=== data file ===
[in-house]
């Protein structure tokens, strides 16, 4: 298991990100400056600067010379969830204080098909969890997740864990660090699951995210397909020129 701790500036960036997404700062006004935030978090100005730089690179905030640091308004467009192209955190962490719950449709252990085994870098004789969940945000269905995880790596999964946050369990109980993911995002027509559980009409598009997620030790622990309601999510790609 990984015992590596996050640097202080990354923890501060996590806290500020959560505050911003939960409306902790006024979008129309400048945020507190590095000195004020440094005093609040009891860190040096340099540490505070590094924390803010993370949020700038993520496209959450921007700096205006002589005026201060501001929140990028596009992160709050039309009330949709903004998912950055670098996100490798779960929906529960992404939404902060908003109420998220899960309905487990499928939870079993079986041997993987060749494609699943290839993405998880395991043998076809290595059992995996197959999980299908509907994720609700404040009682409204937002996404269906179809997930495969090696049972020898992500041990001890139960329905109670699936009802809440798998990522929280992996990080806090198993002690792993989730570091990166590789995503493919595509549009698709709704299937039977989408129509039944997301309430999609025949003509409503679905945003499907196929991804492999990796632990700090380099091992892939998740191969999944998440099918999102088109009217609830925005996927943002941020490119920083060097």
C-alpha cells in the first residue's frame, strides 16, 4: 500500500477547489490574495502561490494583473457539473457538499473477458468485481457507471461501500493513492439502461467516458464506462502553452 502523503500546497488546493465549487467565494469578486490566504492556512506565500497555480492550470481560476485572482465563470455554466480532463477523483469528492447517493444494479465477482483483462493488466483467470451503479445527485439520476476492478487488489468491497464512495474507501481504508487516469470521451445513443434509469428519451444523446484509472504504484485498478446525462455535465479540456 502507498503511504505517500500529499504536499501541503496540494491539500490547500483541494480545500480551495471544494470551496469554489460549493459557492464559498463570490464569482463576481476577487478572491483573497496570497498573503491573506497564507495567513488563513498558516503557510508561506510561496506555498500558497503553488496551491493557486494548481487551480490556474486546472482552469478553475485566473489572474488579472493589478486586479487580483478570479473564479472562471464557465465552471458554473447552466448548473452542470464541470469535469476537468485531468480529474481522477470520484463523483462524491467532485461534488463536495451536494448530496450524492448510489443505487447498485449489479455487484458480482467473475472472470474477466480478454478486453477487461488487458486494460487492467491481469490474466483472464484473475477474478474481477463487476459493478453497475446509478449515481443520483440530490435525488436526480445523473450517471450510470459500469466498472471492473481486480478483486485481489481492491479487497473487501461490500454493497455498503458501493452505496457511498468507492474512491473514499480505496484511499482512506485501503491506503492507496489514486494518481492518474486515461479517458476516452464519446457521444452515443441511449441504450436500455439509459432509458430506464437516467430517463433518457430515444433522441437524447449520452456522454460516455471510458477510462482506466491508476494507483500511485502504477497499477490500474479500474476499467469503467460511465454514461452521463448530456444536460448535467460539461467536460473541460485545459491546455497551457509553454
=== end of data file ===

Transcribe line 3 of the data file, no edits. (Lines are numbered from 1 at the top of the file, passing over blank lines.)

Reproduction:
C-alpha cells in the first residue's frame, strides 16, 4: 500500500477547489490574495502561490494583473457539473457538499473477458468485481457507471461501500493513492439502461467516458464506462502553452 502523503500546497488546493465549487467565494469578486490566504492556512506565500497555480492550470481560476485572482465563470455554466480532463477523483469528492447517493444494479465477482483483462493488466483467470451503479445527485439520476476492478487488489468491497464512495474507501481504508487516469470521451445513443434509469428519451444523446484509472504504484485498478446525462455535465479540456 502507498503511504505517500500529499504536499501541503496540494491539500490547500483541494480545500480551495471544494470551496469554489460549493459557492464559498463570490464569482463576481476577487478572491483573497496570497498573503491573506497564507495567513488563513498558516503557510508561506510561496506555498500558497503553488496551491493557486494548481487551480490556474486546472482552469478553475485566473489572474488579472493589478486586479487580483478570479473564479472562471464557465465552471458554473447552466448548473452542470464541470469535469476537468485531468480529474481522477470520484463523483462524491467532485461534488463536495451536494448530496450524492448510489443505487447498485449489479455487484458480482467473475472472470474477466480478454478486453477487461488487458486494460487492467491481469490474466483472464484473475477474478474481477463487476459493478453497475446509478449515481443520483440530490435525488436526480445523473450517471450510470459500469466498472471492473481486480478483486485481489481492491479487497473487501461490500454493497455498503458501493452505496457511498468507492474512491473514499480505496484511499482512506485501503491506503492507496489514486494518481492518474486515461479517458476516452464519446457521444452515443441511449441504450436500455439509459432509458430506464437516467430517463433518457430515444433522441437524447449520452456522454460516455471510458477510462482506466491508476494507483500511485502504477497499477490500474479500474476499467469503467460511465454514461452521463448530456444536460448535467460539461467536460473541460485545459491546455497551457509553454